Thanks to a generous gift from the collection of the former medieval historian, writer, lecturer and Order of Canada recipient Dr. Margaret Wade Labarge (1916-2009), the National Gallery of Canada has acquired four prints by Dutch artist Rembrandt van Rijn, two by German artist Albrecht Dürer, and others by artists David Young Cameron, Giovanni Battista Piranesi and James McNeill Whistler. All nine are featured in the National Gallery’s exhibition Art of the Print: Recent Acquisitions from Rembrandt to Picasso, on view until January 2, 2011.
“Our Mother had explained to us the artistic significance and value of these works,” said Margaret Wade Labarge’s son, Paul C. Labarge. “What we also learned to appreciate was their fragility and the need to ensure their maintenance. She felt strongly that they should be available to the public and scholars in an environment that would ensure their continued preservation for future generations. We knew that these works would degrade outside a museum environment and that keeping them meant eventually losing them. We could not think of a better tribute to a historian than to ensure the survival of these works by donating them to a national institution for the benefit of Canada, the country that she had adopted as her own with such enthusiasm and dedication.”
“The Wade Labarge collection is one of great art historical significance and we are honoured to accept this generous gift from the family,” said National Gallery Director Marc Mayer. “All nine prints were produced by master artists of historical and aesthetic importance and are of the highest quality. They are a wonderful complement to other works in the National Gallery of Canada’s internationally respected print collection.”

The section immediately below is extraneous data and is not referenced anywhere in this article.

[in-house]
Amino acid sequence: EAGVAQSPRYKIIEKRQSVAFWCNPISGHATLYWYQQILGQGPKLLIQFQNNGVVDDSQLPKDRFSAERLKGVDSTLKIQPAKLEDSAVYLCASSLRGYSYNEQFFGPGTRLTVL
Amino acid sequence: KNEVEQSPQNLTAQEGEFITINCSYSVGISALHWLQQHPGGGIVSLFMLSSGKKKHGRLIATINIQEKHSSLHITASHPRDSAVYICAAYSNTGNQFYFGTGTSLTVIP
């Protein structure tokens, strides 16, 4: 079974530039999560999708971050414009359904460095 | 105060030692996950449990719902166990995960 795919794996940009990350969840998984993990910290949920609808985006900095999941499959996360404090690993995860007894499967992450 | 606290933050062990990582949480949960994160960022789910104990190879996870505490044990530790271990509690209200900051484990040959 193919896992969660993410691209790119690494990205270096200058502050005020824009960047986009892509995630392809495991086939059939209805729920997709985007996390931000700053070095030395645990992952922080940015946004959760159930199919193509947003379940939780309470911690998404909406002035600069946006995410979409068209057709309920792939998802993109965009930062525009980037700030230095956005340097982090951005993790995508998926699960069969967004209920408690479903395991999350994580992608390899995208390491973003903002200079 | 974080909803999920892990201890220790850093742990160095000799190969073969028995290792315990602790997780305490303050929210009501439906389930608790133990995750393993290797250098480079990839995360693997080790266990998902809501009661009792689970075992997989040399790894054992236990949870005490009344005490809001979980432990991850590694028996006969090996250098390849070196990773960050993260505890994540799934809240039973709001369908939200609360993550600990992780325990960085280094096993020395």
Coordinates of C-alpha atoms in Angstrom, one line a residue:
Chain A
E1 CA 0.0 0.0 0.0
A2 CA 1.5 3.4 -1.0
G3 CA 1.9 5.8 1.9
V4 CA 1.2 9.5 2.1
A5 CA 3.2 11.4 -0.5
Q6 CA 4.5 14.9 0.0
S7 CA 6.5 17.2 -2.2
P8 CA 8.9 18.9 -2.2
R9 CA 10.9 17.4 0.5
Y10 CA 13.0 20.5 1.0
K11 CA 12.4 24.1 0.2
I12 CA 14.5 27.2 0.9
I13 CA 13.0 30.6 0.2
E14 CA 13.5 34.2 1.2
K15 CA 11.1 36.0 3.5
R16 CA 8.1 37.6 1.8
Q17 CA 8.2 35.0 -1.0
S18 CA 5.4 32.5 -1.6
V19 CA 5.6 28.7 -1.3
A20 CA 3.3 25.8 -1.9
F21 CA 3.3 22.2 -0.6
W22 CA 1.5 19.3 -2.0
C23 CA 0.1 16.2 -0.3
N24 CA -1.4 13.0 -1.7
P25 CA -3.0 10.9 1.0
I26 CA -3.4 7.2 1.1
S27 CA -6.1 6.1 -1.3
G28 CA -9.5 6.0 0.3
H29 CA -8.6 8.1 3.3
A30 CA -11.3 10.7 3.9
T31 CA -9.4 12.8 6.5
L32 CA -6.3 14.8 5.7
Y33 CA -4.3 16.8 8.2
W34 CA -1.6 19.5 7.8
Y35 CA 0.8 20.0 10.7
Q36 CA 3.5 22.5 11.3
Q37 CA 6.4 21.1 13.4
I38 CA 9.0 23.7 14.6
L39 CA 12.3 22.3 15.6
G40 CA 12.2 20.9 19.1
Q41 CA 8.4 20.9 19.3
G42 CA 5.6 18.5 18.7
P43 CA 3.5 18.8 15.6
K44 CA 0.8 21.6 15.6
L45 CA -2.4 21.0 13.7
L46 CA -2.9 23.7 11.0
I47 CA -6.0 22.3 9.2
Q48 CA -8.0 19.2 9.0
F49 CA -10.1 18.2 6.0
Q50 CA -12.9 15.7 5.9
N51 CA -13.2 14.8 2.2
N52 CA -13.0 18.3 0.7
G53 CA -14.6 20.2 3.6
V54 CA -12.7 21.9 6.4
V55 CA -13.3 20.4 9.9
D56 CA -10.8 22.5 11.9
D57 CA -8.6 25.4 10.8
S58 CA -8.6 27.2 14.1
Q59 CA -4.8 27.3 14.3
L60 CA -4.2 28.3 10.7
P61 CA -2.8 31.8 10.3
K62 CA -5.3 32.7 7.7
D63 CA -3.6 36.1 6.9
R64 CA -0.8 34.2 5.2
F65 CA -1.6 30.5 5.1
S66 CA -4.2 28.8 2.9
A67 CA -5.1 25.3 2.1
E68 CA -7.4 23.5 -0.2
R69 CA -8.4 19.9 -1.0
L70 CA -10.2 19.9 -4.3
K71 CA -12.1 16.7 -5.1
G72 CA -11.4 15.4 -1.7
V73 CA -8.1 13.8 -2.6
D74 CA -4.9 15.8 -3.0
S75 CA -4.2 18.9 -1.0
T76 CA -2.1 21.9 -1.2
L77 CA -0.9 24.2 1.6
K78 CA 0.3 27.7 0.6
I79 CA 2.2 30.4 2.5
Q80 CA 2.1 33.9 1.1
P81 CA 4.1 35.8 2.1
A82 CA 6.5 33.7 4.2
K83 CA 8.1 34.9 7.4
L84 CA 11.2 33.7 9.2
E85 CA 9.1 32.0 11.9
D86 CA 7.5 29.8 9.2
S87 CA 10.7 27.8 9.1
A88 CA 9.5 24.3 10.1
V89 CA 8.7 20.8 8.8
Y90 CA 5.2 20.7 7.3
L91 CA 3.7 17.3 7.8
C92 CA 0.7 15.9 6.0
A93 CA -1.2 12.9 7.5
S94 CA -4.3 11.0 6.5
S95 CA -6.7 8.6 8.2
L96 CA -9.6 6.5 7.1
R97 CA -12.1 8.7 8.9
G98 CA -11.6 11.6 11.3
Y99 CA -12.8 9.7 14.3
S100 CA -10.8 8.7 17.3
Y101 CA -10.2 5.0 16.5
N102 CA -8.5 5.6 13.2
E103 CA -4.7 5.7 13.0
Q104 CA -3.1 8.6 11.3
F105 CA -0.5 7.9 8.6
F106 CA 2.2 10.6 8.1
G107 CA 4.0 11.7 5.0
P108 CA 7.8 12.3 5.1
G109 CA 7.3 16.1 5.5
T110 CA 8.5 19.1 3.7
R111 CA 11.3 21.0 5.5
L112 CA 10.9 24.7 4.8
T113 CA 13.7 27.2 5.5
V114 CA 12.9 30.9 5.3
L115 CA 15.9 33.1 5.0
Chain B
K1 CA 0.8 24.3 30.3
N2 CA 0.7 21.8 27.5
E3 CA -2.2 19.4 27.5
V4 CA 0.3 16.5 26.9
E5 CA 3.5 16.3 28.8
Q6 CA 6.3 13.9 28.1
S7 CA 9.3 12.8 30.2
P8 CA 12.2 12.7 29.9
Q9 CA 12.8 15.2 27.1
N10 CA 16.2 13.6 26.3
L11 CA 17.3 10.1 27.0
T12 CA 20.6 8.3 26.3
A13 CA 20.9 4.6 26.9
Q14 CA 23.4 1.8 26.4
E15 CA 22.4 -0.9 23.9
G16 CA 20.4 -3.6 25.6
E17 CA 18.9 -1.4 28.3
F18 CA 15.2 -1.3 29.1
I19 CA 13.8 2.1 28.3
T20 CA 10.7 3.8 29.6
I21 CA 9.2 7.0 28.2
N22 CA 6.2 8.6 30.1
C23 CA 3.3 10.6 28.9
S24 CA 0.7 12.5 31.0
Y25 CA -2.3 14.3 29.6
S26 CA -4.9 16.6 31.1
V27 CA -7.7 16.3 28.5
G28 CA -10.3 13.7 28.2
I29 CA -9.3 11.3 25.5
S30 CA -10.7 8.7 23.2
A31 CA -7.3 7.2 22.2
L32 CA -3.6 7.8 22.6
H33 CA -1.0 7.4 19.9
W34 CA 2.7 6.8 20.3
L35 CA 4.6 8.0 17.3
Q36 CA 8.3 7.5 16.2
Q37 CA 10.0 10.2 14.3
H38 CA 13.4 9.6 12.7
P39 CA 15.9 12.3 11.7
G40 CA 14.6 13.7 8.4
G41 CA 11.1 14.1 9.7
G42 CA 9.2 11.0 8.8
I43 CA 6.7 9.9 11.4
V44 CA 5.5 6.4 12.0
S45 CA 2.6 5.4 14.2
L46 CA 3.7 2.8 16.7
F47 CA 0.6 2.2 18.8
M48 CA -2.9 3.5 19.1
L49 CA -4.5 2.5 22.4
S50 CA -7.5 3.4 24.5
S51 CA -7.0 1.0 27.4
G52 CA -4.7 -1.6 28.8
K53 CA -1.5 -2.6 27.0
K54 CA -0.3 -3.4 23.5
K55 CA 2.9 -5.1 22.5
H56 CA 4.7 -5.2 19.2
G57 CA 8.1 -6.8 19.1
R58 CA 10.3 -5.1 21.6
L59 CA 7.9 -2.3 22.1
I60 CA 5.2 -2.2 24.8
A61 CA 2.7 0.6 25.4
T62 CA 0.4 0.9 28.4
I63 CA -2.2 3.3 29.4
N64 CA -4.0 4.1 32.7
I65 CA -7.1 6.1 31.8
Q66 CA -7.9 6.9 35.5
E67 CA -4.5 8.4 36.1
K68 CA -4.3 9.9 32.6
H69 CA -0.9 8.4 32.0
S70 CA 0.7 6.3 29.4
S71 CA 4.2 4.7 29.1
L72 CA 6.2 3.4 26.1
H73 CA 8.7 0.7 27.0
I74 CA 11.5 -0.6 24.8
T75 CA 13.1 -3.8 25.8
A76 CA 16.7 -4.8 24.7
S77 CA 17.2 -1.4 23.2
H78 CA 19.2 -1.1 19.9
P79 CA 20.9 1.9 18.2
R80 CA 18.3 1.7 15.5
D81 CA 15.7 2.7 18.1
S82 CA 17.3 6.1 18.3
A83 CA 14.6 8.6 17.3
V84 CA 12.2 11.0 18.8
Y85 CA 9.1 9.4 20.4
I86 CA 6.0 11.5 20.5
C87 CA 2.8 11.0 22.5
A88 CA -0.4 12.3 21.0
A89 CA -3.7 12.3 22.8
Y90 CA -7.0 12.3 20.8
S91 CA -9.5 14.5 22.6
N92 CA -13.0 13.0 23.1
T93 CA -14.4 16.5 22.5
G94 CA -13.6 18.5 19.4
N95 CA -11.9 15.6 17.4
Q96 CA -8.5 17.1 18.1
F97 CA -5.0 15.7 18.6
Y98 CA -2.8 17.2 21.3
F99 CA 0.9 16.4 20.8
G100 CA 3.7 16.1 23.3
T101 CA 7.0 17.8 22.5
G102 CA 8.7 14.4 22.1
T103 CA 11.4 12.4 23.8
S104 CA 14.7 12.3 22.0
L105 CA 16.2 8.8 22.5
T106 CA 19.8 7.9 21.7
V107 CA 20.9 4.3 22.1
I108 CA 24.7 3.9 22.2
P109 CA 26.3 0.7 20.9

The nine exceptionally rare prints donated to the National Gallery’s collection include The Windmill, made by Rembrandt in 1641. Rembrandt scholars long believed this beautiful and subtly detailed etching represented the artist’s birthplace; it is now known that this was not the case and that the mill, located at the time on the outskirts of Amsterdam, was used for making chamois leather.
Another print in this collection is donation St. Jerome in his Study, by Albrecht Dürer (1471-1528). A compelling image of contemplative life, this print is known as one of the German Renaissance artist’s three “master engravings”. The other engravings — Melancholia I, 1514 and The Knight, Death and the Devil, 1513 — are in the National Gallery’s collection and this gift completes the series. Also donated is Dürer’s The Nativity, 1504, an engraving that demonstrates the artist’s exceptional skill at architectural perspective. The print complements the artist’s Adam and Eve of the same year, considered a study of ideal human proportions and also in the National Gallery’s collection.
The late Margaret Wade Labarge was born in New York City and earned a Bachelor of Literature at Oxford in 1939. Known for her distinguished career as a medieval scholar, she was a part-time lecturer at University of Ottawa and Carleton University in the 40s, 50s and 60s. Among her best known works are A Baronial Household of the Thirteenth Century is about Eleanor, wife of Simon de Montfort, detailing the time while her husband was away at war; and Medieval Travellers: The Rich and the Restless is about Mary, daughter of Edward I of England, a peripatetic nun. She became the first president of the Canadian Society of Medievalists in 1993.
A recipient of three honorary degrees, she was named to the Order of Canada in 1982 both for her work as an historian and a volunteer on behalf of nurses and the aged. She passed away at the age of 93 in August 2009.
Source: National Gallery of Canada
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